Any escalation of war in the region will create havoc for the supply of oil. The world economy is moving into recession already; it may go into a true depression if oil goes to $500 and stays there. So, the stakes are enormous.
The outcome is no longer in the hands of the United States, Europe, Asia, or any of the other outsiders to the Middle East. The outcome, or at least the trigger, is completely in the hands of the decision-makers in the State of Israel. They hold the gun.
Unless the United States and Western Europe tell the decision-makers in the State of Israel that Europe and the United States will impose significant negative sanctions after an attack on Iran, then decision-makers there are going to make a decision based on the self-interest of the ruling party, not the self-interest of American or European voters. They are going to take care of their perceived problem, exactly as we would expect any other national political leaders would take care of their problem.
That’s why all talk about war being a threat to the self-interest of the whole makes sense only if the Israelis conclude that the economic crisis will be so severe that it will take them down in the whirlpool of economic collapse. They are not afraid of military retaliation from Iran. They are also not afraid of the United States, Europe, Asia, or any other coalition that does not have the backbone to say in advance that there will be major sanctions placed on the State of Israel if there is an attack on Iran.
This is why I am concerned about the threat of an Israeli attack on Iran. I am in no way calmed by statements attributed to Admiral Mullen. When Admiral Mullen holds a press conference and says publicly that there is no green light for an attack by the Israeli Air Force on Iran, and that any flyover of Iraq by Israeli planes will lead to shoot downs of Israeli planes by American planes, then I will stop worrying about the threat of an attack on Iran by the Israeli Air Force. How likely do you think such a press conference is?
We must face reality: the decision to go to war with Iran is 100% in the hands of Israeli decision-makers. It is not in the hands of the United States, Europe, or Asia. In other words, the economic fate of the West over the next decade is now in the hands of decision-makers who are concerned about the long-term survival of their own country. They are concerned because they do not want to have Iran in the possession of nuclear weapons. Both candidates for President have said the same thing.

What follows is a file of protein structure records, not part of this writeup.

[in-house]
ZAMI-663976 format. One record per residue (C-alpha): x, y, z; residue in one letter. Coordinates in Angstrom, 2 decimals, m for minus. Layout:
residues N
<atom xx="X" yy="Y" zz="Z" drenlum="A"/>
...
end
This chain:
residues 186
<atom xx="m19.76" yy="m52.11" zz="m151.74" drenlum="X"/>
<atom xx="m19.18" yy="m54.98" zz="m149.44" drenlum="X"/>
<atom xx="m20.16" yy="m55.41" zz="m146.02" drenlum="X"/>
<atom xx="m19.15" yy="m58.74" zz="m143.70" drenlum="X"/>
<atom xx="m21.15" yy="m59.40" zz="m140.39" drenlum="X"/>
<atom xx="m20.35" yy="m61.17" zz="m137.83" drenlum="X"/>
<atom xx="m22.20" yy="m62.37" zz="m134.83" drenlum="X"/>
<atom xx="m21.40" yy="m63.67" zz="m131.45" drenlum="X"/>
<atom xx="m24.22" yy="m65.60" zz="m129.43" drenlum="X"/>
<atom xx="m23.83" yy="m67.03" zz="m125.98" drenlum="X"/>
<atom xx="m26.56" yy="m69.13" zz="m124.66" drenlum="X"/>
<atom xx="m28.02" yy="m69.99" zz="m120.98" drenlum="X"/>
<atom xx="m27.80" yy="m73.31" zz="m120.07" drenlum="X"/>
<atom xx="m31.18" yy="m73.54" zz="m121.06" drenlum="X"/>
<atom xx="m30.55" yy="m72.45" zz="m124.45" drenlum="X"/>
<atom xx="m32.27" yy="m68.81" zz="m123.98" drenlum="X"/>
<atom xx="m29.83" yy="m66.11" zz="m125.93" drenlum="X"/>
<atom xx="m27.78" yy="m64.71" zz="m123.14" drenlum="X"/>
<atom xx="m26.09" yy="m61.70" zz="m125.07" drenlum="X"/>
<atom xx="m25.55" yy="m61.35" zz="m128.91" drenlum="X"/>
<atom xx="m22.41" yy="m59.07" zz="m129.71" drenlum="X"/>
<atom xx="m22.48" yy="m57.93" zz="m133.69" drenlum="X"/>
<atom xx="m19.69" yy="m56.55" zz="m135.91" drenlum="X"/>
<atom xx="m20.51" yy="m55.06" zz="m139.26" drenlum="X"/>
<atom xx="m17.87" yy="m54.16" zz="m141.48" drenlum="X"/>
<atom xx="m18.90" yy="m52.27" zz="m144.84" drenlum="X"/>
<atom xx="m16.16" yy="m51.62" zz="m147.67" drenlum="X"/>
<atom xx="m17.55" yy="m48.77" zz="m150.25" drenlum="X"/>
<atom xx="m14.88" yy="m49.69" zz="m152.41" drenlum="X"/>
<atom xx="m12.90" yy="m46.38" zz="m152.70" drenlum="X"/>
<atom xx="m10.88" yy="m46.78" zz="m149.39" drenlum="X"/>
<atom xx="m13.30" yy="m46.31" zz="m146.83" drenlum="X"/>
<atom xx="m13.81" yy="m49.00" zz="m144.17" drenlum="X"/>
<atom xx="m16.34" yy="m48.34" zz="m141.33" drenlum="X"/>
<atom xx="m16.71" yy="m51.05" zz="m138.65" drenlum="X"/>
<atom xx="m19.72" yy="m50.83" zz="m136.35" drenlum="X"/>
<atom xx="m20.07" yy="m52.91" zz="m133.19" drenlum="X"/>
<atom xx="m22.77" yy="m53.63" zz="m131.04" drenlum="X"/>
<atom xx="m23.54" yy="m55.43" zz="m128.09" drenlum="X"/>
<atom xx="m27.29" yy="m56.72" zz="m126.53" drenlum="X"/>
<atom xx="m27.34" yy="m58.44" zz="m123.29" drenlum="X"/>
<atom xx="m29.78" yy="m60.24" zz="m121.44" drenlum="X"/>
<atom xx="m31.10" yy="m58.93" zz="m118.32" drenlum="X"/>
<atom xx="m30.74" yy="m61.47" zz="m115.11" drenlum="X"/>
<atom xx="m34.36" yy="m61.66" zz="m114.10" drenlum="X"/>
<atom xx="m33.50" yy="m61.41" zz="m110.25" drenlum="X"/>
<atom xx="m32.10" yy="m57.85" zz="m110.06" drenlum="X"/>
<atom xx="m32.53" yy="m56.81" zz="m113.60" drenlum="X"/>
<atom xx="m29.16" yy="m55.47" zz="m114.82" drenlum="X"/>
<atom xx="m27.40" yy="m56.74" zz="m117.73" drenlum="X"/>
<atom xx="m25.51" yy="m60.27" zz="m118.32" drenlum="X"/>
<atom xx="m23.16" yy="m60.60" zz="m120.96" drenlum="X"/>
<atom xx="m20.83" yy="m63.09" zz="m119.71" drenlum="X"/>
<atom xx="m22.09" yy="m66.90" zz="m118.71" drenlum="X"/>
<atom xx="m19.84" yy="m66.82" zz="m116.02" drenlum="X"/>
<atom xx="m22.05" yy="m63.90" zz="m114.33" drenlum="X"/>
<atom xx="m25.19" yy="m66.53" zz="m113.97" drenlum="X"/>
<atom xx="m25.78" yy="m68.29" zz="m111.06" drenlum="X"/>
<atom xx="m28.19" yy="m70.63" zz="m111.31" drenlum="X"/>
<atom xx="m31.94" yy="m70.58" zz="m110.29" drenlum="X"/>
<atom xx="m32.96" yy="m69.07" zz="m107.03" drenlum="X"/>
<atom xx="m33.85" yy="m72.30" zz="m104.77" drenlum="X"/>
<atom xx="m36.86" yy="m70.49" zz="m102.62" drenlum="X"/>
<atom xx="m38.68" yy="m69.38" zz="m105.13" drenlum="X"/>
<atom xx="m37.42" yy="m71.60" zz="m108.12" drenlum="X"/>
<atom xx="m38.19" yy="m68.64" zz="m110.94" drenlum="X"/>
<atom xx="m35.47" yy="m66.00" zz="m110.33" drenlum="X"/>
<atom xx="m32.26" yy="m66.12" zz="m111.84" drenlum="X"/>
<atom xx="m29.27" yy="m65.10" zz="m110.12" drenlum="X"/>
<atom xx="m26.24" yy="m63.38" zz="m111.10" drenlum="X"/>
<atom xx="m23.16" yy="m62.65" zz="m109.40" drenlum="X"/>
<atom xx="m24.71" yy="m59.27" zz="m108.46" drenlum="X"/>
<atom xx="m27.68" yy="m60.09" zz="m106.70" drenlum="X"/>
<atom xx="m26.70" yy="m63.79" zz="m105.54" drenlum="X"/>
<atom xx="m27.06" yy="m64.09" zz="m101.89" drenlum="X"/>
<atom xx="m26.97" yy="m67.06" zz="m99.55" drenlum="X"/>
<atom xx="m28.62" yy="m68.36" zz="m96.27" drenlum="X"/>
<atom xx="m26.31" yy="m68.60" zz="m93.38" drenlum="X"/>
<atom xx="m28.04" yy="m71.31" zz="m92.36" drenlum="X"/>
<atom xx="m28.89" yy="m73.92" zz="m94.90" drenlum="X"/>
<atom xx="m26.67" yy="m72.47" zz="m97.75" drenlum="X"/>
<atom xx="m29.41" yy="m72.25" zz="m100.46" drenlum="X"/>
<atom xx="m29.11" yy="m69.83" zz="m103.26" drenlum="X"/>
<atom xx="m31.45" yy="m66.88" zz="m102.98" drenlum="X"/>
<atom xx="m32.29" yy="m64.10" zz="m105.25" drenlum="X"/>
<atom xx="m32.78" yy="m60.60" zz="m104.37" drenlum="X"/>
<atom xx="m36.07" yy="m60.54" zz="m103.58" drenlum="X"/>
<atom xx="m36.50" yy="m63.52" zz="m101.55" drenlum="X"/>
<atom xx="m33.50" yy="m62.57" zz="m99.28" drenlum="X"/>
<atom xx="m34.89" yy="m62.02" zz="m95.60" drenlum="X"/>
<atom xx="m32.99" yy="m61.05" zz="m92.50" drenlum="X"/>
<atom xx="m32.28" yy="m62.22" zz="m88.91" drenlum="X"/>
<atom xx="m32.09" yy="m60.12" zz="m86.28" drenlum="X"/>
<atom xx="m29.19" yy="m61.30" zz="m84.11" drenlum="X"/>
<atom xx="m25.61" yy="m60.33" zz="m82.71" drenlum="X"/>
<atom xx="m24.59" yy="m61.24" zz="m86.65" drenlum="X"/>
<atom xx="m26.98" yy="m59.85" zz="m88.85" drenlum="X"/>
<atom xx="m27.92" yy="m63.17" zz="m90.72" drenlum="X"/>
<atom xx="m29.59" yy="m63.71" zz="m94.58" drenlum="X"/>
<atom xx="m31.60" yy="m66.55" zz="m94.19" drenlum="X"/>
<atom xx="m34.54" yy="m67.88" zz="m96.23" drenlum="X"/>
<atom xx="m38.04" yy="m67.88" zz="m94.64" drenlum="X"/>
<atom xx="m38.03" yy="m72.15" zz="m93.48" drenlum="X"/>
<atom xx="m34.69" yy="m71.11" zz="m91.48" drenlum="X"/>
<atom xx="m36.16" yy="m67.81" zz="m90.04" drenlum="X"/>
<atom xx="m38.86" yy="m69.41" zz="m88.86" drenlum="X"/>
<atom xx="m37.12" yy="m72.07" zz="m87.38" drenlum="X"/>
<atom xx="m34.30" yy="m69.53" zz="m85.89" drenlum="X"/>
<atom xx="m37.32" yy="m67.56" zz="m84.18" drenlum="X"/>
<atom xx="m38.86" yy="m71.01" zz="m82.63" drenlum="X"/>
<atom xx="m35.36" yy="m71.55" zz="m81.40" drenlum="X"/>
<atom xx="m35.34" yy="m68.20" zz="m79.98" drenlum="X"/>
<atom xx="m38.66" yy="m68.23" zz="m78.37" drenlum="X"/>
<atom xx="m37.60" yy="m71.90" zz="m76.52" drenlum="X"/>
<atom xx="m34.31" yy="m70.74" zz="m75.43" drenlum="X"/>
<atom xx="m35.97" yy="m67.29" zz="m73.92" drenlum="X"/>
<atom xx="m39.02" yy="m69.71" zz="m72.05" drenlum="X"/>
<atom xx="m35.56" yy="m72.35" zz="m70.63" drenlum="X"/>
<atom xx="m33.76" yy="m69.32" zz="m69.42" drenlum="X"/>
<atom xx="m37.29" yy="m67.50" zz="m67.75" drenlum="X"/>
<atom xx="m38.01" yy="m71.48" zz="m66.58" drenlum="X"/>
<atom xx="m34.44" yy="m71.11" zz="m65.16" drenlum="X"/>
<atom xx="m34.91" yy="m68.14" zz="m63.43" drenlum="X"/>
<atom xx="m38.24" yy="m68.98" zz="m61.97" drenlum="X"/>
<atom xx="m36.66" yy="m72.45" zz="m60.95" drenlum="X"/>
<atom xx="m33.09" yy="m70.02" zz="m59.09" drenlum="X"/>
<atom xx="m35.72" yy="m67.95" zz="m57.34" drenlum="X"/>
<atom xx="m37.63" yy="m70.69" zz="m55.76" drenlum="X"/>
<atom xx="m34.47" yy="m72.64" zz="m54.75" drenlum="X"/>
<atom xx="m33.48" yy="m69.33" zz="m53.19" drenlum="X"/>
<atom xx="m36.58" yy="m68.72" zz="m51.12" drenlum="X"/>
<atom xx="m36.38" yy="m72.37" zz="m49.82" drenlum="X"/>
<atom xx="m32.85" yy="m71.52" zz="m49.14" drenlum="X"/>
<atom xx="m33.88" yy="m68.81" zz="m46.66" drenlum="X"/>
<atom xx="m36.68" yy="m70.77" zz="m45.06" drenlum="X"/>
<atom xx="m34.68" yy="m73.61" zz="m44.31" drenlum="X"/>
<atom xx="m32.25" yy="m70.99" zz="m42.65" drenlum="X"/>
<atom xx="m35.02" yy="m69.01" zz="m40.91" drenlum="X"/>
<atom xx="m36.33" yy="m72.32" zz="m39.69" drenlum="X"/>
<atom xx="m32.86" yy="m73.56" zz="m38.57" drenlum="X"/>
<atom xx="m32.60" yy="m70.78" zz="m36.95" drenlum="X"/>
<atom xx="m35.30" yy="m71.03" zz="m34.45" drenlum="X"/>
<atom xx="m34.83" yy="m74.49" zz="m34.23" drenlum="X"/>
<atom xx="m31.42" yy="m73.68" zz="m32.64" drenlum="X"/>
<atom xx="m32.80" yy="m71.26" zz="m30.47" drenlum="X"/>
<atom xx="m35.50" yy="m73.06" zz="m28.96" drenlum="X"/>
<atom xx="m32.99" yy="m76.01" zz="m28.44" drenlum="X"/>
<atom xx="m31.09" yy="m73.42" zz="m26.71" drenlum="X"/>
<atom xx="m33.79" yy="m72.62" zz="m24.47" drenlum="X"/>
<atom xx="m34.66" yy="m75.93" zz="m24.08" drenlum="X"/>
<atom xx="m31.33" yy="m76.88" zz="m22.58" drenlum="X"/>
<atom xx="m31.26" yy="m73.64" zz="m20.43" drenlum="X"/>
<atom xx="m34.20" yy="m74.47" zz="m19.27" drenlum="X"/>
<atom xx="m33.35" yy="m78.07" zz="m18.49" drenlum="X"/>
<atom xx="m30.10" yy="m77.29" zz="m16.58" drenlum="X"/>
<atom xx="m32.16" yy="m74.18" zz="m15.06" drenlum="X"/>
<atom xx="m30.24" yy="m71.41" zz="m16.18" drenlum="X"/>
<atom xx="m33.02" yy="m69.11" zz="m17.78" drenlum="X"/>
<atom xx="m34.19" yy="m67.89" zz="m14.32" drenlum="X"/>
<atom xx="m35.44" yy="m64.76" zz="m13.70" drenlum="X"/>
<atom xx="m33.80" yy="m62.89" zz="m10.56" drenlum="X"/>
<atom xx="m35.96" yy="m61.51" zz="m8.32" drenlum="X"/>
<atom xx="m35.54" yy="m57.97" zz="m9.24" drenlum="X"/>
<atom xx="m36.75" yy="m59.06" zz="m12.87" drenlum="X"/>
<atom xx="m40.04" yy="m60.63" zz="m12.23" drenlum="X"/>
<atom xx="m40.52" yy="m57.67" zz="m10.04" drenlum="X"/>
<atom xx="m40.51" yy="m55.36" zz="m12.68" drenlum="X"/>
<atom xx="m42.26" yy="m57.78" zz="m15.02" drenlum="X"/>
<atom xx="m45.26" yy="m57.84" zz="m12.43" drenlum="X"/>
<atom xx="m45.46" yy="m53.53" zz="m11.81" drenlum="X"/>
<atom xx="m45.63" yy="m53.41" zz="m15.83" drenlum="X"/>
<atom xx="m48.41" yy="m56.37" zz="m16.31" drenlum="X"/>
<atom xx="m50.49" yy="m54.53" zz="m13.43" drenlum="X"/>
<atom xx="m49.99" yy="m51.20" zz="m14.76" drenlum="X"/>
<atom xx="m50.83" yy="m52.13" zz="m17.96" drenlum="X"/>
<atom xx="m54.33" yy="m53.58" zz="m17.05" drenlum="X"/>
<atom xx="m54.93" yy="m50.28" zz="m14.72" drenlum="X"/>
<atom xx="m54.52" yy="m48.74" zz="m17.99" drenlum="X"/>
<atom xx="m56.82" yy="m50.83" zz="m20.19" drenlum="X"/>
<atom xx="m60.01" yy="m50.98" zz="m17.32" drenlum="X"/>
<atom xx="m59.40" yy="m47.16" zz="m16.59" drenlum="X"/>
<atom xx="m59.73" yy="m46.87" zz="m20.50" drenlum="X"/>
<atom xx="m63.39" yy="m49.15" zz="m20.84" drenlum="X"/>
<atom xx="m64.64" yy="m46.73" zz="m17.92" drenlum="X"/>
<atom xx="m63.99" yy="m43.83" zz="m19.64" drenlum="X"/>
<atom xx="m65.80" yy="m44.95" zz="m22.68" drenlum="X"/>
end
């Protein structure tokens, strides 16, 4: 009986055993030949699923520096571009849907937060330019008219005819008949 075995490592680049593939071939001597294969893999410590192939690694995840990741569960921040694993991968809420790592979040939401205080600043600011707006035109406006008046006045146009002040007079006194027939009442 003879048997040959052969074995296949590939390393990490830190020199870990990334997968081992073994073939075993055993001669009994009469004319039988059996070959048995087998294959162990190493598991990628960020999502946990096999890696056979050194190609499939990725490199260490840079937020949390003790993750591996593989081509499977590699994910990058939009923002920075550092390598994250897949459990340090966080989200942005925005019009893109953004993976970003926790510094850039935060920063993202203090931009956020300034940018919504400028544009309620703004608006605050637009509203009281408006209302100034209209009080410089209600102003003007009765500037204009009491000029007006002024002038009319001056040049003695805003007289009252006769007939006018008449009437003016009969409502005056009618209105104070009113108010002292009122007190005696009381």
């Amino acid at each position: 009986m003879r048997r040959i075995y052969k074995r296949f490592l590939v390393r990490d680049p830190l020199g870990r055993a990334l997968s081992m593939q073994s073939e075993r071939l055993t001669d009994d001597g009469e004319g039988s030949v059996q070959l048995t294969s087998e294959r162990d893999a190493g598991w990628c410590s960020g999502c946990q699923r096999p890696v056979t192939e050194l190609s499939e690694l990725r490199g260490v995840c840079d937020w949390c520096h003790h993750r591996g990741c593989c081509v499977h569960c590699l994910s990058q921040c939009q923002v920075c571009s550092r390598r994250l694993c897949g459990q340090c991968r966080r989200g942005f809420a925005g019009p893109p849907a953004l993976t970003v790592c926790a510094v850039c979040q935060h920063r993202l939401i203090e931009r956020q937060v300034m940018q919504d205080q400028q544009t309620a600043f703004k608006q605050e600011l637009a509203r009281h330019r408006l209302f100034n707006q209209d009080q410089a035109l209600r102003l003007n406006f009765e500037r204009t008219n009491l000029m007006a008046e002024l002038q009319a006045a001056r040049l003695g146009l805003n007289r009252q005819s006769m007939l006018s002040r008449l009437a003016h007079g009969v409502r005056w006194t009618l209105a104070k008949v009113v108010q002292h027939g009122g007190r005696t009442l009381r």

We have seen saber-rattling by the Iranians with the film-doctored test of the missiles this week. These missiles are militarily useless as weapons against the Israelis. They are as irrelevant militarily as Germany’s V-2 missiles were in 1945. They cannot inflict enough damage to make a difference, unless they are used against Saudi Arabian oil fields. But, if they had a nuclear warhead, that would make all the difference. The Israelis know this. So, they are going to make their decision in terms of this long-term threat.
The main inhibition against an attack is the possible collapse of the Western economy, which buys Israeli-produced goods. This threat may be sufficient to keep them from attacking. I dearly hope that it is. But it is naïve to believe that they are going to make their decision because of worries about whether Admiral Mullen has issued a green light or not.
When you invest your money, do not ignore the worst-case scenario. Set aside some of your money on the assumption that the worst-case will come true. This is what any military strategist does. He makes his decisions in terms of what the enemy can do, not what it would be convenient for the enemy to do.
I suggest that you be aware of this threat. I suggest that you sit down with the family budget and outline what your response would be if the price of gasoline were $10 a gallon or $15 a gallon or $20 a gallon. What would you do? I know what you would do. You would drive less.
Ignore the happy-face assessments of the geopolitical strategists. Ignore the happy-face assessment of the Secretary of the Treasury, Henry “Goldman Sachs” Paulson. These assessments are being issued to keep panic from spreading.
I am doing my best to encourage people to take rational steps with some of their liquid assets: to hedge themselves against the possibility that there will be an attack on Iran before January 20, 2009. This doesn’t mean that I think such an attack is a sure thing. Decision-makers in the State of Israel are going to have to live with $400 oil, just like all the rest of us. They may decide that this risk is too great. They may decide to put up with the threat of a future nuclear-armed Iran. I won’t bet all of my money on this. I don’t think you should either.
July 12, 2008